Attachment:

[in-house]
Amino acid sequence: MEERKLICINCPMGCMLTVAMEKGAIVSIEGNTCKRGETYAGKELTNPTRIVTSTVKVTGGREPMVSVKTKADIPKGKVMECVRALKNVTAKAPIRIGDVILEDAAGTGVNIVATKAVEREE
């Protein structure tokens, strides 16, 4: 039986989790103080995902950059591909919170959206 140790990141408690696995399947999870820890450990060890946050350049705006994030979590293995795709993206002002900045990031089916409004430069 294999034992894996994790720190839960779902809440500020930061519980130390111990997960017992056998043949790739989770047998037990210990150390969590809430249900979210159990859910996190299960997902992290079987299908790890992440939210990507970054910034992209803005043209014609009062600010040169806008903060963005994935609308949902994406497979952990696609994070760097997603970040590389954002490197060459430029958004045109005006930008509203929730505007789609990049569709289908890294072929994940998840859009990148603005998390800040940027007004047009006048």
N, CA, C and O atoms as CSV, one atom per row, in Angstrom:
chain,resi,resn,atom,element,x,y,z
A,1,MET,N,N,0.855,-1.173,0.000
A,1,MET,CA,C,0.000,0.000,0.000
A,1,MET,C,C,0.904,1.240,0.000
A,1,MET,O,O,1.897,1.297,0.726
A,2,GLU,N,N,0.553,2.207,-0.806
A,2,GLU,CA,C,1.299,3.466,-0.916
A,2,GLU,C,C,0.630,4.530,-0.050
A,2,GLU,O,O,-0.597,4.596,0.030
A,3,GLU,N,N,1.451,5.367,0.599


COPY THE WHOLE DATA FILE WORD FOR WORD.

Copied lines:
[in-house]
Amino acid sequence: MEERKLICINCPMGCMLTVAMEKGAIVSIEGNTCKRGETYAGKELTNPTRIVTSTVKVTGGREPMVSVKTKADIPKGKVMECVRALKNVTAKAPIRIGDVILEDAAGTGVNIVATKAVEREE
């Protein structure tokens, strides 16, 4: 039986989790103080995902950059591909919170959206 140790990141408690696995399947999870820890450990060890946050350049705006994030979590293995795709993206002002900045990031089916409004430069 294999034992894996994790720190839960779902809440500020930061519980130390111990997960017992056998043949790739989770047998037990210990150390969590809430249900979210159990859910996190299960997902992290079987299908790890992440939210990507970054910034992209803005043209014609009062600010040169806008903060963005994935609308949902994406497979952990696609994070760097997603970040590389954002490197060459430029958004045109005006930008509203929730505007789609990049569709289908890294072929994940998840859009990148603005998390800040940027007004047009006048």
N, CA, C and O atoms as CSV, one atom per row, in Angstrom:
chain,resi,resn,atom,element,x,y,z
A,1,MET,N,N,0.855,-1.173,0.000
A,1,MET,CA,C,0.000,0.000,0.000
A,1,MET,C,C,0.904,1.240,0.000
A,1,MET,O,O,1.897,1.297,0.726
A,2,GLU,N,N,0.553,2.207,-0.806
A,2,GLU,CA,C,1.299,3.466,-0.916
A,2,GLU,C,C,0.630,4.530,-0.050
A,2,GLU,O,O,-0.597,4.596,0.030
A,3,GLU,N,N,1.451,5.367,0.599